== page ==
I’m only halfway through Brave New World by Aldous Huxley, so my opinion of the book may change, but I highly doubt it. I was holding the book off for a day when I knew that I wanted to sit down and read something that I would love. I was excited to dive into the “best dystopian book since 1984” and even more excited to see his hyperbolic perspective on the world. From page one, I was disappointed. If you’ve read the entire book, then please hold on for this and then read my follow-up when I finish it because I understand how this review may be a little skewed.
I feel like Huxley has done a terrible job explaining the characters and the repercussions of the world that he’s developed. Starting with the world, clearly destroying individuality is atrocious and mass-producing almost identical kids is psychotic when looked at from someone who lives today, but I’m halfway through this boring ass book and they haven’t shown me why it’s bad. They have barely talked about gas-bombs, and talk about electrocuting kids at a young age to change their Pavlovian response to a few things, but the world itself seems… fine? The only person who sees it as a problem is Bertrand Marx, and I don’t think that that’s enough. In 1984, Winston Smith tries his hardest to contain himself and hide his issue with the world, for fear of being found out and taken to an unknown place because he knows once that happens, he’s quite simply fucked. In Fahrenheit 451, Bradbury shows how having a simple piece of contraband can lead to a chase from a massive robotic dog with poison in it. Neither of those books are perfect, but early on you see the consequences of not following the status quo. In Brave New World, he mentions Iceland as a negative destination, but for what? There’s no fear or suspense from the reader, just impatience because of another piece of information that goes nowhere. By page 100, I wished Chekhov’s gun would shoot me in the temple so that I could see some pay off.
Also, this early on in the book, I’m annoyed by the characters. Again, in 1984, there were other relatable characters, and the ones you hated, you hated because they were mindless conformists. In Fahrenheit 451, the massive screens leave a sense of unnerving after you set the book down. You see the brainwashing and the weird ambiance that it creates in every household. You may hate the characters, but they serve purpose. In Brave New World, keeping people happy with a pill doesn’t seem inherently bad because it doesn’t lead to anything terrible except the forward momentum of a confused and misinformed society. Anytime Lenina has dialogue, I want to rip my eyes out of my skull. She’s obnoxious and although she may have some character change later in the book, her presence ruins the whole experience of getting to see how the savages operate.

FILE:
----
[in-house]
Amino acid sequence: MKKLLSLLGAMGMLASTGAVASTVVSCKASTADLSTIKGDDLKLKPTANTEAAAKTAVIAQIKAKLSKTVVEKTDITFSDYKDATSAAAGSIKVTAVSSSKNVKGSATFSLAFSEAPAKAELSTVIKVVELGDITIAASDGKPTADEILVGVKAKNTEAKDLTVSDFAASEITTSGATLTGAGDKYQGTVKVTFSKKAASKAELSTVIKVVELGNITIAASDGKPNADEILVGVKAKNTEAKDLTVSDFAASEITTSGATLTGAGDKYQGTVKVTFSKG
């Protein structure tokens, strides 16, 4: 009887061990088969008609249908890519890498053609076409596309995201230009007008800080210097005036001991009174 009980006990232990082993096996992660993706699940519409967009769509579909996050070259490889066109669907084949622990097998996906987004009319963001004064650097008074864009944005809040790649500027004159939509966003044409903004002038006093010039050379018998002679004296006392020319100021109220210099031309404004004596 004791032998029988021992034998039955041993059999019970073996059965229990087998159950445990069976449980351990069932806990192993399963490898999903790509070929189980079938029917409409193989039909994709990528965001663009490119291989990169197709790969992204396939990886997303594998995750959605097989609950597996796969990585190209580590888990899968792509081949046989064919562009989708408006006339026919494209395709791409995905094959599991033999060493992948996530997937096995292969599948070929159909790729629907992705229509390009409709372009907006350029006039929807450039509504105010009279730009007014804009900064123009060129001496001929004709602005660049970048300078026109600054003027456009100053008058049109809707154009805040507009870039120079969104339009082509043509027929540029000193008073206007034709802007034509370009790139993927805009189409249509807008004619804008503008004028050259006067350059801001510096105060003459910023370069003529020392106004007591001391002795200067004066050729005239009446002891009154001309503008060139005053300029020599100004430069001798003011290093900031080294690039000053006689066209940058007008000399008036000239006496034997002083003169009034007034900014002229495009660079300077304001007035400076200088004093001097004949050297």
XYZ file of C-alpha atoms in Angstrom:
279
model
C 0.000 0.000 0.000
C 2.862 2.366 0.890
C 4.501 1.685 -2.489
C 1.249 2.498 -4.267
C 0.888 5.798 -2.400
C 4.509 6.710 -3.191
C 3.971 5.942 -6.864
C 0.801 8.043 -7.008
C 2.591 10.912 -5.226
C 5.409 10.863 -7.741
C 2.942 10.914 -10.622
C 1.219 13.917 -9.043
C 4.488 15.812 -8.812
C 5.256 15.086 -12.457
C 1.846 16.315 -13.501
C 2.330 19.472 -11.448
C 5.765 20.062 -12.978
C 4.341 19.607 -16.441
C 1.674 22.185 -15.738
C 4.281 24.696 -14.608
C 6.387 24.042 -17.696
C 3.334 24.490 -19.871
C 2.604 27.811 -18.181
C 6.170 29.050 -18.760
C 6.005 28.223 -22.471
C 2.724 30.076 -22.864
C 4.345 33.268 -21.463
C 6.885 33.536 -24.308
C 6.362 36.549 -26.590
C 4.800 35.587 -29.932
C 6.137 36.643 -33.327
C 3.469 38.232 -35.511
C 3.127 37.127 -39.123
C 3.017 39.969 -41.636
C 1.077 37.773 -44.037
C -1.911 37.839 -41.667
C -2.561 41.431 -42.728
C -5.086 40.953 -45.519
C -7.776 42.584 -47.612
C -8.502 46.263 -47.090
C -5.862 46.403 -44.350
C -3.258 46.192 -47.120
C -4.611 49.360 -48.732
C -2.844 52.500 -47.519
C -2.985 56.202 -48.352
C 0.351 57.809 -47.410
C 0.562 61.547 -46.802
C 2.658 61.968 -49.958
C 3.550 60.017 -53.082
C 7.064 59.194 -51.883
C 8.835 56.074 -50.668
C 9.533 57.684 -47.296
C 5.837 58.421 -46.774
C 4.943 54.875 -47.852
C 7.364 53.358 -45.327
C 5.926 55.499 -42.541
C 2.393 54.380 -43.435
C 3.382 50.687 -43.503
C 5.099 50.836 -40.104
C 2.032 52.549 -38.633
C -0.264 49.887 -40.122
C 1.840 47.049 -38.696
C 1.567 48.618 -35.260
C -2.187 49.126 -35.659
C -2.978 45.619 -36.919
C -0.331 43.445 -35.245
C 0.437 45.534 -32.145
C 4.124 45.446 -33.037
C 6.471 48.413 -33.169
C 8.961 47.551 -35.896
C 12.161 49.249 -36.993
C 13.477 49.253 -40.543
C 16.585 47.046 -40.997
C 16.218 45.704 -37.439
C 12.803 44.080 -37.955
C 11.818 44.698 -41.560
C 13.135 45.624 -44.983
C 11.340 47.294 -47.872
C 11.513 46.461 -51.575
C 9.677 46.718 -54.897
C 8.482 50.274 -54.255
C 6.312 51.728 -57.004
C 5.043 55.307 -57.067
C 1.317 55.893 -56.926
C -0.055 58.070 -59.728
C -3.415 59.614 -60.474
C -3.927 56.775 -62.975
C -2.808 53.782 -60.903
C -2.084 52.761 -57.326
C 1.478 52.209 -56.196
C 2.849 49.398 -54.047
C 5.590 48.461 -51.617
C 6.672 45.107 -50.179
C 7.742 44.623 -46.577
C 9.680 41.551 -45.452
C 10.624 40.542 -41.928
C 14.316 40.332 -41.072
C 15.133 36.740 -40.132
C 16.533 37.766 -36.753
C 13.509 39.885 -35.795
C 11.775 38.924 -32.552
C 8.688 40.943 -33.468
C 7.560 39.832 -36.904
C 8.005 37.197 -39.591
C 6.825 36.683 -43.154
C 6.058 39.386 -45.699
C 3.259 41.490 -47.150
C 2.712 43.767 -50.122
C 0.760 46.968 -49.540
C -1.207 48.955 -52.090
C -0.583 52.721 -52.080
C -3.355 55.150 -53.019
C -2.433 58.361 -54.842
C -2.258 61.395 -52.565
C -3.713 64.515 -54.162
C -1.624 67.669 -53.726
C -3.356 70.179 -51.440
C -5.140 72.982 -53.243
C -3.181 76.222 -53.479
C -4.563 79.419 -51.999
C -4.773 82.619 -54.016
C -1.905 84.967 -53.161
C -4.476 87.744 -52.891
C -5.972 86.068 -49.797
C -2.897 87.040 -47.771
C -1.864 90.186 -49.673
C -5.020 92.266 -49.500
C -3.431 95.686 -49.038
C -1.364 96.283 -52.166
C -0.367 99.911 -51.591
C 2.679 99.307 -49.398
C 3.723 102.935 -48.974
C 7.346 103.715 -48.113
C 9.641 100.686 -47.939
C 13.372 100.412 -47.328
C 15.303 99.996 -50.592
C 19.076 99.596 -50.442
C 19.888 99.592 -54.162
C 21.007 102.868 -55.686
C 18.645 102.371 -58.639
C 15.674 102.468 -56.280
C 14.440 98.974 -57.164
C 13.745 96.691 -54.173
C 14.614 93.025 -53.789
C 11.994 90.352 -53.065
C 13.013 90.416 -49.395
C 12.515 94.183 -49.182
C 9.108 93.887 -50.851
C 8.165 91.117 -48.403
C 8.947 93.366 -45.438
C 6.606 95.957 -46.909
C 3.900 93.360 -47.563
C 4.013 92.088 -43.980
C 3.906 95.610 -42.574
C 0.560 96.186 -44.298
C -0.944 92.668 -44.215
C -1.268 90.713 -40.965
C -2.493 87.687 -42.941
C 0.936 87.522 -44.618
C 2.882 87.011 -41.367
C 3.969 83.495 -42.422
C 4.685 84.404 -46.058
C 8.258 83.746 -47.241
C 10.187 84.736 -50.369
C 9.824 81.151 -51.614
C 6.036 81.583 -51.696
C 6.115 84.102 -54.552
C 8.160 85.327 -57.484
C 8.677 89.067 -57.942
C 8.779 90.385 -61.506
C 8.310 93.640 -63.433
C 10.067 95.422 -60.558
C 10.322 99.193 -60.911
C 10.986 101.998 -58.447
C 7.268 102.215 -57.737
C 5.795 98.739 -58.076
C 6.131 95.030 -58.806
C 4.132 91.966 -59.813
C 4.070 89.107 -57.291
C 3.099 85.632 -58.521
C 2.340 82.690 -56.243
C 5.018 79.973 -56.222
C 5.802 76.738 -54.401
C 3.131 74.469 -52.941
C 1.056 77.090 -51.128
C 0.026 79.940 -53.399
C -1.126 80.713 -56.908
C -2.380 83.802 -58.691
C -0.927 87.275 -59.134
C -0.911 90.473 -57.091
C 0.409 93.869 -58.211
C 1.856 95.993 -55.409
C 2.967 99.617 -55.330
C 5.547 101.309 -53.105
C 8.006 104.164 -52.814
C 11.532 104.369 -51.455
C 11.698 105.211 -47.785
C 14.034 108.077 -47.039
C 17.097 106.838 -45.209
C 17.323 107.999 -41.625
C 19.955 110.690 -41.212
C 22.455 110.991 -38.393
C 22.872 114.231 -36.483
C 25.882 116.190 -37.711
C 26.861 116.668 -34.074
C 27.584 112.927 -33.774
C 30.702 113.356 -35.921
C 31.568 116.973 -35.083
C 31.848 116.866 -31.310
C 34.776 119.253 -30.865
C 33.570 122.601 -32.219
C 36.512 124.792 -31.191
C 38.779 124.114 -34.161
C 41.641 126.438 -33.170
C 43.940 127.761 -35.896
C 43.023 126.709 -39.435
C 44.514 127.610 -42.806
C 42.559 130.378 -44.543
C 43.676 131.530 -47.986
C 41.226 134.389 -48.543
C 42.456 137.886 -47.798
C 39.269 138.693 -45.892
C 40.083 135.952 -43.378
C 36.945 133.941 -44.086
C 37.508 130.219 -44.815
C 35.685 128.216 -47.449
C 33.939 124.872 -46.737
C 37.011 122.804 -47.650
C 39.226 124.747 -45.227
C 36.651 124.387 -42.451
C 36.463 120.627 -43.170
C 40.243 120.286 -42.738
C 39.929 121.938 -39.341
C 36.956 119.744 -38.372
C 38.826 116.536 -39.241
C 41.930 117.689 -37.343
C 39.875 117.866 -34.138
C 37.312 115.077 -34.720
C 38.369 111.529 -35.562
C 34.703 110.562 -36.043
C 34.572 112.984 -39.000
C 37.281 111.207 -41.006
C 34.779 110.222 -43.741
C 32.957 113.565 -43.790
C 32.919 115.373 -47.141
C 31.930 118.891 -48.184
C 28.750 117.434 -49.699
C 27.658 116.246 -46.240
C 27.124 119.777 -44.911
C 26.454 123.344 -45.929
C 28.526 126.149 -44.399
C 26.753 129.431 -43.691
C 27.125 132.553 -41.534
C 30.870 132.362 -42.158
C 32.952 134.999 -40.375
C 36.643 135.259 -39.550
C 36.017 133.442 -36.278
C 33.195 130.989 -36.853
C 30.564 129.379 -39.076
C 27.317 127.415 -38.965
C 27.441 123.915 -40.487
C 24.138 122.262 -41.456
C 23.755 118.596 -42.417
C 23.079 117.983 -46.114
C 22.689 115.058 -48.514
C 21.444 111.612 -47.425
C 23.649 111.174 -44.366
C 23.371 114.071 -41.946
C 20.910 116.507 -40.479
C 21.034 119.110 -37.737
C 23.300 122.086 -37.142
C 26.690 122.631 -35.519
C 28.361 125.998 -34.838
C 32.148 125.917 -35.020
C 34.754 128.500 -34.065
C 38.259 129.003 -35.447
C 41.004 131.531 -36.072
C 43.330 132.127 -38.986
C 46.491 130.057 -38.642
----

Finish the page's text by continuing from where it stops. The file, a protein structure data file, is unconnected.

Part of me feels that Huxley’s use of sex in the book is perverted to a fault. If you wanted to tell me that diminishing sex to something with no emotion is terrible, then I’m inclined to believe you. I’ve become much more in touch with my emotional side over the passed year and the thought of sex has a status of appreciation and love, and it can be beautiful in a relationship if treated with respect. Even in other cultures today it’s viewed as more and less taboo around the world, and that’s fine. Huxley’s view seems to be, if you have sex without emotion then society devolves into a machine with boring, unfeeling cogs and I think that that’s just ridiculous and very closed-minded.
I can see from a mile away what the second half of the book is going to be… savages are more human because they operate with a more balanced use of emotion and logic, while the other, “greater” population is less happy because they’ve stripped the emotions from them. It’s not a world-changing view. If anything, I think it’s much too simple for how Huxley writes, which to me is in a very highfalutin and unnecessarily complex way. It’s not hard to understand, but I feel like the language that he uses is why people think that the book is such a masterpiece and that causes them to overlook the underdeveloped characters, plot and world.